Charging for Residential Accommodation Guide (CRAG)

The CRAG report is a very long document, but one section in particular is important for the purposes of Estate Planning with particular regards to how property owned as Tenants in Common are valued for the purposes of means testing.

Firstly, a quick explanation of the term.

Normally, for a couple; property is registered at The Land Registry listing the names of both owners. The owners are referred to as Joint Tenants, and this is done for convenience. On the death of one owner, the surviving owner inherits the property automatically and instantly.

Whilst this is not problematic, there are benefits of severing this joint tenancy and becoming Tenants in Common. I.E. each owner is now assumed to own half of the property.

There are many good reasons for doing this, but let’s concentrate on one:

Means testing for carehome fees.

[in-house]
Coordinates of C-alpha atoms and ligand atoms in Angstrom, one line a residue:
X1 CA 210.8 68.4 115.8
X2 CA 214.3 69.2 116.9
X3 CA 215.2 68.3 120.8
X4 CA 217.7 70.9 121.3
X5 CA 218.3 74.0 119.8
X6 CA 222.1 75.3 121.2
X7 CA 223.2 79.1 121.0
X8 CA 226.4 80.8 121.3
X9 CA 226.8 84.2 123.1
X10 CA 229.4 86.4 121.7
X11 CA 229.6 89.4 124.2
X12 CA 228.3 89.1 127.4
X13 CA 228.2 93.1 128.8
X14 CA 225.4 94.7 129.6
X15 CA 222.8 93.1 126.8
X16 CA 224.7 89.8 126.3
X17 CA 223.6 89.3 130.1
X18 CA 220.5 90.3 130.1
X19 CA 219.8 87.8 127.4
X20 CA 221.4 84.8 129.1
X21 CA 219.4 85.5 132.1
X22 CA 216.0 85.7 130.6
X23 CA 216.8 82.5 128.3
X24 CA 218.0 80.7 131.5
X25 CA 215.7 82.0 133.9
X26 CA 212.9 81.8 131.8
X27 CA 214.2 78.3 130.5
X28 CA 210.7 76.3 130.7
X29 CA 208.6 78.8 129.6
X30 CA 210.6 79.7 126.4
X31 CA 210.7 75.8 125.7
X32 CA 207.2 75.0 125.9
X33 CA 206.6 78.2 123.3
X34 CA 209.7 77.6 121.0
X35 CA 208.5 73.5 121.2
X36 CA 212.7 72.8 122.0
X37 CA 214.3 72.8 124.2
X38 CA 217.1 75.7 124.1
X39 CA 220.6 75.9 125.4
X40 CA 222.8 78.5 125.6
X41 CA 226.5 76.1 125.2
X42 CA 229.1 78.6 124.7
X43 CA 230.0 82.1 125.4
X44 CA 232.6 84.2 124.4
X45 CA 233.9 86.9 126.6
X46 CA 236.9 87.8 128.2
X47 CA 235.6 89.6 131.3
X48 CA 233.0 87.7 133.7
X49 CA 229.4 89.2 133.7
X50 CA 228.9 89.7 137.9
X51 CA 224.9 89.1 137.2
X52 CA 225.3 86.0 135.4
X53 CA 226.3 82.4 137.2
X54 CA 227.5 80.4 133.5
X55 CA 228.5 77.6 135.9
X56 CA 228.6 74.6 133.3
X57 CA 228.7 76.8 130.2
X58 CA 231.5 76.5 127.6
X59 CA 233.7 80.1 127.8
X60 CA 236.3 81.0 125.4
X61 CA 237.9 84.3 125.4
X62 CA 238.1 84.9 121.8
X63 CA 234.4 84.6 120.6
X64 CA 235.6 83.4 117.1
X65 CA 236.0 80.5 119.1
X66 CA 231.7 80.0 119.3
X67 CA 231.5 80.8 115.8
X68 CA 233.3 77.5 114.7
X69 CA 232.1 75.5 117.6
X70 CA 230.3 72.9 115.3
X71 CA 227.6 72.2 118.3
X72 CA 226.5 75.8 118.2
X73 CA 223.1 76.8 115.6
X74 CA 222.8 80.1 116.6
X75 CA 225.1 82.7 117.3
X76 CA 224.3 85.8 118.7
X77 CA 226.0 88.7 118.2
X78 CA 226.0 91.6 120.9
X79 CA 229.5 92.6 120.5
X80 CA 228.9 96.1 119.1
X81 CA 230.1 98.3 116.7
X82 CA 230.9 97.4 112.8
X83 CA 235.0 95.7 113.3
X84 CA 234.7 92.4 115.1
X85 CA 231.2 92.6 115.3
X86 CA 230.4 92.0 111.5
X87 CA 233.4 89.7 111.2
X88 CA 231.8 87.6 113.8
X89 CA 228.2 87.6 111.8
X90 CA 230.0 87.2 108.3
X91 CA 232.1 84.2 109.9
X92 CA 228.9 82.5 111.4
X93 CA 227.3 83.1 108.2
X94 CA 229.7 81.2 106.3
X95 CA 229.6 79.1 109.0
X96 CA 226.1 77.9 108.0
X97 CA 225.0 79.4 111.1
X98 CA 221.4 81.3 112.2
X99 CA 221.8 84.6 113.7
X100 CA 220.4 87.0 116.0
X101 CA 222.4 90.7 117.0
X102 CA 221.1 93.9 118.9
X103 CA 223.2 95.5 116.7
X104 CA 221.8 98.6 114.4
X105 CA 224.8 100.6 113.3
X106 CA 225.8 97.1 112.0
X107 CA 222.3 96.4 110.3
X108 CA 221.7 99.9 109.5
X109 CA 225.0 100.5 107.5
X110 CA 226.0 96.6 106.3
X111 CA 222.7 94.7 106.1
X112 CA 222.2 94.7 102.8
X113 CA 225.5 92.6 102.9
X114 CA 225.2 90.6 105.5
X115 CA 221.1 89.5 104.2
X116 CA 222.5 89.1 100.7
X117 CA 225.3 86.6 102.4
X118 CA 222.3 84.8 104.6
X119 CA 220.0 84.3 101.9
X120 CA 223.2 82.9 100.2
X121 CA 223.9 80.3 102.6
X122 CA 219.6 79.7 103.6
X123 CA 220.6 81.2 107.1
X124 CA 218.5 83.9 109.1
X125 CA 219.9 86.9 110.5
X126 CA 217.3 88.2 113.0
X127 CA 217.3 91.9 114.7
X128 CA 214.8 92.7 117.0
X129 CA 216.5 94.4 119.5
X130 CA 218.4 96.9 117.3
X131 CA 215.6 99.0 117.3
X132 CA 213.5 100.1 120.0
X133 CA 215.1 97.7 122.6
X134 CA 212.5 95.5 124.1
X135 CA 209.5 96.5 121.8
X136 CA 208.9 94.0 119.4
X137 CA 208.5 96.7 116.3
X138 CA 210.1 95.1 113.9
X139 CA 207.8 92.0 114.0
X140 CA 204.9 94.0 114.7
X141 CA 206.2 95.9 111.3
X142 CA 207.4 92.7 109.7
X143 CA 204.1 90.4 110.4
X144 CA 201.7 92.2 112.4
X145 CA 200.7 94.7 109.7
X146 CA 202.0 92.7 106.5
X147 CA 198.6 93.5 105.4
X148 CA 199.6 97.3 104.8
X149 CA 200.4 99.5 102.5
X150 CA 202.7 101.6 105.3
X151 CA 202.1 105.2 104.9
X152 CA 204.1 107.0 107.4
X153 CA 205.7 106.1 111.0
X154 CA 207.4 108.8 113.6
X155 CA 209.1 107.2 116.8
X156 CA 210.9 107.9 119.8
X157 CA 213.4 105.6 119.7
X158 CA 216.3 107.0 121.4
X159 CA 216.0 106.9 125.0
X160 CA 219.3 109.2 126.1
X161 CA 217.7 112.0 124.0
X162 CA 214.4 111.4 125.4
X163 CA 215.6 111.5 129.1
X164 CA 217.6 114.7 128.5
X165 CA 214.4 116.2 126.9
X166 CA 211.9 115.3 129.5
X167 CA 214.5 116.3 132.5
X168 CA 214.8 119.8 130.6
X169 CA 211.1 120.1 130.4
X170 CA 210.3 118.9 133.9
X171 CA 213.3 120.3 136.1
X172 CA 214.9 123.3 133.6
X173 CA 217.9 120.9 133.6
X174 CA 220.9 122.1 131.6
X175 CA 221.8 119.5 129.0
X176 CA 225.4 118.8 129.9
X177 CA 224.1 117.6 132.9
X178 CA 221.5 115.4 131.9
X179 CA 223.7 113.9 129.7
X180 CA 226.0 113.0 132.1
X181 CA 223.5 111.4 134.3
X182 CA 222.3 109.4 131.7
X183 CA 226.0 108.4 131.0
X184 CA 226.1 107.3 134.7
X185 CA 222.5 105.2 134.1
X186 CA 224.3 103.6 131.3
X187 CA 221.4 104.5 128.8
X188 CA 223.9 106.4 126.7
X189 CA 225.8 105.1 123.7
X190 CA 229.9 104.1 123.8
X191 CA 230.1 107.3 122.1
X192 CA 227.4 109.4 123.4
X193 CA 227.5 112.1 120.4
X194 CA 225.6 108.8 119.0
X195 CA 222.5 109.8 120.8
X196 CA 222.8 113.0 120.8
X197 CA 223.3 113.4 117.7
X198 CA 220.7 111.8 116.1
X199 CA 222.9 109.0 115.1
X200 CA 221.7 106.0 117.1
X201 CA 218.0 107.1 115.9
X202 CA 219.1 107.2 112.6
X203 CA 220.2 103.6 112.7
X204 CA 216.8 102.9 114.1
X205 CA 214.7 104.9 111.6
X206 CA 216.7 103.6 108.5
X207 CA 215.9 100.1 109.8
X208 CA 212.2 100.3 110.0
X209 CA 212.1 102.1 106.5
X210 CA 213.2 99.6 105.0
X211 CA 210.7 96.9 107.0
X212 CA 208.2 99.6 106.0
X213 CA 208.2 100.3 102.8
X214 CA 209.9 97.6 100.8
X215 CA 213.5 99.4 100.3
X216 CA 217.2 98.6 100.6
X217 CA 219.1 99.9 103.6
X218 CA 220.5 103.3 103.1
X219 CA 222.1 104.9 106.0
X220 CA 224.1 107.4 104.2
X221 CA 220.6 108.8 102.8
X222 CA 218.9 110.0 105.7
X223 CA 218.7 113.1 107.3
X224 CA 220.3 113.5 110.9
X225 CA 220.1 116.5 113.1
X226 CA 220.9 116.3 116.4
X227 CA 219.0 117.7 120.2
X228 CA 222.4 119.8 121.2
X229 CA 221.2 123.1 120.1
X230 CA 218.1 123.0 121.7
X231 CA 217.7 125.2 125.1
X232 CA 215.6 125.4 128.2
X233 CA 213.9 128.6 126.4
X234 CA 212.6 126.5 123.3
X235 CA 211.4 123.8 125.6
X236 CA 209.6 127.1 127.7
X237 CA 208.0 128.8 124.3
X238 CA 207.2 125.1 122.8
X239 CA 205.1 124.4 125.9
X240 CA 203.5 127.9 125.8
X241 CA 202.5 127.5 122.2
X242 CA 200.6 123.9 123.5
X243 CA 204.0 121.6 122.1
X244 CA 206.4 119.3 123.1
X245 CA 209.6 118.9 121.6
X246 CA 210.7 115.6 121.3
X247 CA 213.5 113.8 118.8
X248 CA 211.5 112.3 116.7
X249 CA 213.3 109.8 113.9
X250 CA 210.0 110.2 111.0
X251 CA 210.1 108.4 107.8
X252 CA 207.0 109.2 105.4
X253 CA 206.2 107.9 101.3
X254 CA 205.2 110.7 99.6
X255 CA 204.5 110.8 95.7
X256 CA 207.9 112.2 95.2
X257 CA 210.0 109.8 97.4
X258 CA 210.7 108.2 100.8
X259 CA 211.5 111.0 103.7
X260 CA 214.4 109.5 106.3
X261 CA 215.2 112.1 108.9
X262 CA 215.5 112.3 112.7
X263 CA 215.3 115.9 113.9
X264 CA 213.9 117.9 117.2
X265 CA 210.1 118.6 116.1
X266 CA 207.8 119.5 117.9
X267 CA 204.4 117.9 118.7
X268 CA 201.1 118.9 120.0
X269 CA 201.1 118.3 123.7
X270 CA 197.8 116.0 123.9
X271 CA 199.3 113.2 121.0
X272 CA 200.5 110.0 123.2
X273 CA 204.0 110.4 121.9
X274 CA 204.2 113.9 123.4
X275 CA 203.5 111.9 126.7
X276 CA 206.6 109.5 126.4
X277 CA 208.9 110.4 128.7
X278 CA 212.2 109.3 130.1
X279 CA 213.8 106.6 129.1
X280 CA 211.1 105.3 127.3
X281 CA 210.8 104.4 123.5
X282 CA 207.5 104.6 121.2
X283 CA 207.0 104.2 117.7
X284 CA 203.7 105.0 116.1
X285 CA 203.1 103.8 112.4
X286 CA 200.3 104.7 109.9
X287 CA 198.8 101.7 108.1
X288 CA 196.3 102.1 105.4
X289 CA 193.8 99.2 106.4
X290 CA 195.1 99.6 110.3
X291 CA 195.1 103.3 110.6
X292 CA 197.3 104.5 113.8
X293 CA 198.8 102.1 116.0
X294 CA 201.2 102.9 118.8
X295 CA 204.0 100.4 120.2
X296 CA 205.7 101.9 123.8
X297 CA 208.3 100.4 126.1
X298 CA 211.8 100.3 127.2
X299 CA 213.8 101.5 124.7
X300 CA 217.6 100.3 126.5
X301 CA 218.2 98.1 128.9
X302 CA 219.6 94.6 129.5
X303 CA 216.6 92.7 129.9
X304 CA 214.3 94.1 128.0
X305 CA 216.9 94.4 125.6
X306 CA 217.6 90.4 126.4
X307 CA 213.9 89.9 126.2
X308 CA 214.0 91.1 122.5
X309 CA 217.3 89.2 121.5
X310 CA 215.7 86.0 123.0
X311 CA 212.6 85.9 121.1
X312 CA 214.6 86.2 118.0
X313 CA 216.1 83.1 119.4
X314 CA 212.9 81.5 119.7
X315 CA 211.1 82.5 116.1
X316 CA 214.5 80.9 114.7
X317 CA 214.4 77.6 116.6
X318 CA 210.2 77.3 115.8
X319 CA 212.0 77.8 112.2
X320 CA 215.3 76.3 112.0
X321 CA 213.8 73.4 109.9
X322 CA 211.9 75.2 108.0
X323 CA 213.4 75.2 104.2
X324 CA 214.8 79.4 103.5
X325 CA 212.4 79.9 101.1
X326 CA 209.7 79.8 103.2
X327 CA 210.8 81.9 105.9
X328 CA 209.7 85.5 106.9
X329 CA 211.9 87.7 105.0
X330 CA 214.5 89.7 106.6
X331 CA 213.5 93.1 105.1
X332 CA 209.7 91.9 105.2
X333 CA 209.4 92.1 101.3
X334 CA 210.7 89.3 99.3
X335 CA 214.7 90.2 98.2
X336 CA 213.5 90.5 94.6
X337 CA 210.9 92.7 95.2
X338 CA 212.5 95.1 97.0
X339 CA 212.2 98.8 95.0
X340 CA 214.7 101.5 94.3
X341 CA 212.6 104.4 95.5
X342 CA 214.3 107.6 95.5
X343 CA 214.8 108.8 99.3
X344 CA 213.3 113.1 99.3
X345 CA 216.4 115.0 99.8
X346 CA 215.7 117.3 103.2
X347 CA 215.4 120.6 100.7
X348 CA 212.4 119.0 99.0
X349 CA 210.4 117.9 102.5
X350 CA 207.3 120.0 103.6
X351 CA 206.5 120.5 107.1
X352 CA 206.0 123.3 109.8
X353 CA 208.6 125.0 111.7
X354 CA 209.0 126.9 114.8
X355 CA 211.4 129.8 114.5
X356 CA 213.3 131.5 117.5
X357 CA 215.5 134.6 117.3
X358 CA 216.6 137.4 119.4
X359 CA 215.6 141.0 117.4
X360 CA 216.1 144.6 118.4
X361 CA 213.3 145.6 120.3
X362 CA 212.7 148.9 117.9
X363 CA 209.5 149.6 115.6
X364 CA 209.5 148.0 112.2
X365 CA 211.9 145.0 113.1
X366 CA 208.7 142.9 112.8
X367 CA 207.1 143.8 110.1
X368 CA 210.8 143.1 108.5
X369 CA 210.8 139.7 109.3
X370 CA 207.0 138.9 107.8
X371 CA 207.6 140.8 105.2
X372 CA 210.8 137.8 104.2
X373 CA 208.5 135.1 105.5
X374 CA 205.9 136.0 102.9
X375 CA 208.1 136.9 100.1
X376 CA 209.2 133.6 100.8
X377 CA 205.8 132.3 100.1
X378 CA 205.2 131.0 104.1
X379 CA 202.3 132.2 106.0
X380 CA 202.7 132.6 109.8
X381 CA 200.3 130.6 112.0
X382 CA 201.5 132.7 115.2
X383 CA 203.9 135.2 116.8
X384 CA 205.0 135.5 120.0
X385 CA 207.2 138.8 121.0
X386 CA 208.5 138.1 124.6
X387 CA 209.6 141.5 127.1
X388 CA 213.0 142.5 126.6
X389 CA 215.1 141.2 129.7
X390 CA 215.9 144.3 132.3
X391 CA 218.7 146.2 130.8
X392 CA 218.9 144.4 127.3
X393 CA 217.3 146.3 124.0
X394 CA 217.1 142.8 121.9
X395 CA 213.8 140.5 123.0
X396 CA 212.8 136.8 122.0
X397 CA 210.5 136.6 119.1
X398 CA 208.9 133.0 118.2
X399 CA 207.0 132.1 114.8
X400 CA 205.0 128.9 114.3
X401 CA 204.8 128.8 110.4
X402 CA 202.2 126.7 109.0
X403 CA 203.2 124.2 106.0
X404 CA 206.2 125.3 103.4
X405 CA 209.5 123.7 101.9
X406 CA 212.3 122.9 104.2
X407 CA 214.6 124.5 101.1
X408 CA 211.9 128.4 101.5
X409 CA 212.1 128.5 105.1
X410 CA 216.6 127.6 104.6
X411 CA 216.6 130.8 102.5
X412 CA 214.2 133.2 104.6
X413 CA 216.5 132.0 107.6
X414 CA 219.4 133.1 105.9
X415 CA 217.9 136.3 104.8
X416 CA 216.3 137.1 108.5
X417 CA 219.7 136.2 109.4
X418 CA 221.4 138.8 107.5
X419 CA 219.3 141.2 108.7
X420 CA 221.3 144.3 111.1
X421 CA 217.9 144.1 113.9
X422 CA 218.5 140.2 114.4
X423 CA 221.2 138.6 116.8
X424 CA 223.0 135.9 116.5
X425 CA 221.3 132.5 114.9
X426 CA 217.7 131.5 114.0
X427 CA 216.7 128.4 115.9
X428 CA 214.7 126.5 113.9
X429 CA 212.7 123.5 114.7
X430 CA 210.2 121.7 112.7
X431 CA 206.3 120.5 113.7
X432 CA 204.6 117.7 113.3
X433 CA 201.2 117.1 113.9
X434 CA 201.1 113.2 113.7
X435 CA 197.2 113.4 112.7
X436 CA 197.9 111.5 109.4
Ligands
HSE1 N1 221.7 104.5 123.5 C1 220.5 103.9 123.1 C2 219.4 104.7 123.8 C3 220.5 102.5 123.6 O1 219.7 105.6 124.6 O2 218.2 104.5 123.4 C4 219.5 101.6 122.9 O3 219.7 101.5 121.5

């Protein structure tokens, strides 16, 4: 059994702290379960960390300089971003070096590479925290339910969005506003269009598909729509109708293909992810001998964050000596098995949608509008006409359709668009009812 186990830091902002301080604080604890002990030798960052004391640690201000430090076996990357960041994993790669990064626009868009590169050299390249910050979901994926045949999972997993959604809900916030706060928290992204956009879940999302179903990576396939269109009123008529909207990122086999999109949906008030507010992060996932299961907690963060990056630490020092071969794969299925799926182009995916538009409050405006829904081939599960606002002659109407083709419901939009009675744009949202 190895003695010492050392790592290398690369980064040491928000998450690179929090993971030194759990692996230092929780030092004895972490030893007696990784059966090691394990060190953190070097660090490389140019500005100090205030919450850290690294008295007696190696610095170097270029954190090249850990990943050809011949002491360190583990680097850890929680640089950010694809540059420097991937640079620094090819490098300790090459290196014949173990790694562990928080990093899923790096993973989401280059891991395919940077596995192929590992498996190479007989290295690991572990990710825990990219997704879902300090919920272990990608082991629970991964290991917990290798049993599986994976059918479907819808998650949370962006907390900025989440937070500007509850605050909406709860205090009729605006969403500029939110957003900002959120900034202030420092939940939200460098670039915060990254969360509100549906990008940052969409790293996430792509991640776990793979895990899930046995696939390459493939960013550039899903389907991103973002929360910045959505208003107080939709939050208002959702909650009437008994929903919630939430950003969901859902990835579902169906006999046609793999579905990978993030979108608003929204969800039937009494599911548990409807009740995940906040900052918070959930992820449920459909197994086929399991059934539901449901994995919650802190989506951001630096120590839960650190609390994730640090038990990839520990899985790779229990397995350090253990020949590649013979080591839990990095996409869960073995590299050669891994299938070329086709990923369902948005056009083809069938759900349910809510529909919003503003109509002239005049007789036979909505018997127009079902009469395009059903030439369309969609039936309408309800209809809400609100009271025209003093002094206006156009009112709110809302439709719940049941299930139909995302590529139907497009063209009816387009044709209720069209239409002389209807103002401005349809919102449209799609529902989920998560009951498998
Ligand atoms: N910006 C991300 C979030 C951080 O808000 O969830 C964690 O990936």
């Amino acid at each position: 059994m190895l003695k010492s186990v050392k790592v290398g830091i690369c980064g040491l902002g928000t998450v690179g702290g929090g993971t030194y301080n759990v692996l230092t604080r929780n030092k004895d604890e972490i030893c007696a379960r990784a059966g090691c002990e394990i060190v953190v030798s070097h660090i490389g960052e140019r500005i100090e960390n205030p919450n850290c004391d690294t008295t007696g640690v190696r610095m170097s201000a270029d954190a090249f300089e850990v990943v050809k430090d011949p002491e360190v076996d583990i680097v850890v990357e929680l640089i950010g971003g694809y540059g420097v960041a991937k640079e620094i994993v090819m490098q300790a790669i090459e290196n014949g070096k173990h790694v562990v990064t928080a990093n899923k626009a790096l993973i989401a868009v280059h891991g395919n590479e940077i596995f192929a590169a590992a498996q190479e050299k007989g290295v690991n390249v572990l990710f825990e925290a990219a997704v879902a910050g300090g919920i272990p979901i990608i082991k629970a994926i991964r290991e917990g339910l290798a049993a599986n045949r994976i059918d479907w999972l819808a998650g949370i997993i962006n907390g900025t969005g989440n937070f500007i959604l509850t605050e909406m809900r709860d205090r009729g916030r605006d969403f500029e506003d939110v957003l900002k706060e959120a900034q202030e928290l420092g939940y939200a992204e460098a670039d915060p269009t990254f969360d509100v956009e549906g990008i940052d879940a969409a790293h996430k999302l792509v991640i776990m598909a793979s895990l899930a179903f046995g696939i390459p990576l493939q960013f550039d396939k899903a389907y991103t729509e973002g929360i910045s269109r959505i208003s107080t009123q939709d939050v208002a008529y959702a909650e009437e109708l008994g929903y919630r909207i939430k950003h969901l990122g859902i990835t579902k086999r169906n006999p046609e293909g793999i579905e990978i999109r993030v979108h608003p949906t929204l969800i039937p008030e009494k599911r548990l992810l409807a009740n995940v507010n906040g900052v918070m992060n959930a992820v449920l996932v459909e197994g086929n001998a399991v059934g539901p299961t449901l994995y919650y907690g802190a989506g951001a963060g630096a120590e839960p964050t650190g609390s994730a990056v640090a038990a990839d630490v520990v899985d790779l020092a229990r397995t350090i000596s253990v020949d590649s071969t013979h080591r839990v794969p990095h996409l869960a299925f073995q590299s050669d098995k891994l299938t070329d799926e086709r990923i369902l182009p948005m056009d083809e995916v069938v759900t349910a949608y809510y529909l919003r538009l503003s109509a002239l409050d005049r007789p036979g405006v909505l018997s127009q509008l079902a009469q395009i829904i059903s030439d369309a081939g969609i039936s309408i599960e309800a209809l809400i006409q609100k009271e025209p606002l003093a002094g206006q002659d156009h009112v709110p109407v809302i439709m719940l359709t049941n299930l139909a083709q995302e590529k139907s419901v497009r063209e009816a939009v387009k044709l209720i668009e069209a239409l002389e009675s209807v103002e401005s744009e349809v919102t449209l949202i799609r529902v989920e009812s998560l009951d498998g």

The laws governing this are cumbersome and open to misinterpretation, so the CRAG report should be used to administer the law.

We are particularly interested in section 7, which defines how to deal with property owned as tenants in common.

Below is the excerpt. I will translate from legalese to English.

Effectively, what this means is that if the property is owned as tenants in common, the property as a whole cannot be used for the purposes of means-testing, only the 50% owned by the tenant in question.

“the likelihood of there being a willing buyer”

In other words, the valuation must be based on the fact that it cannot be bought in its entirety. It is also worth noting that we add a restriction to the Title Deed stating that it cannot be sold without the agreement of the co-tenant. If the co-tenant refuses, it cannot be sold and therefore has no value.

Councils tend to ignore this fact, so if needed, the council should be directed to this instruction.

Leave a comment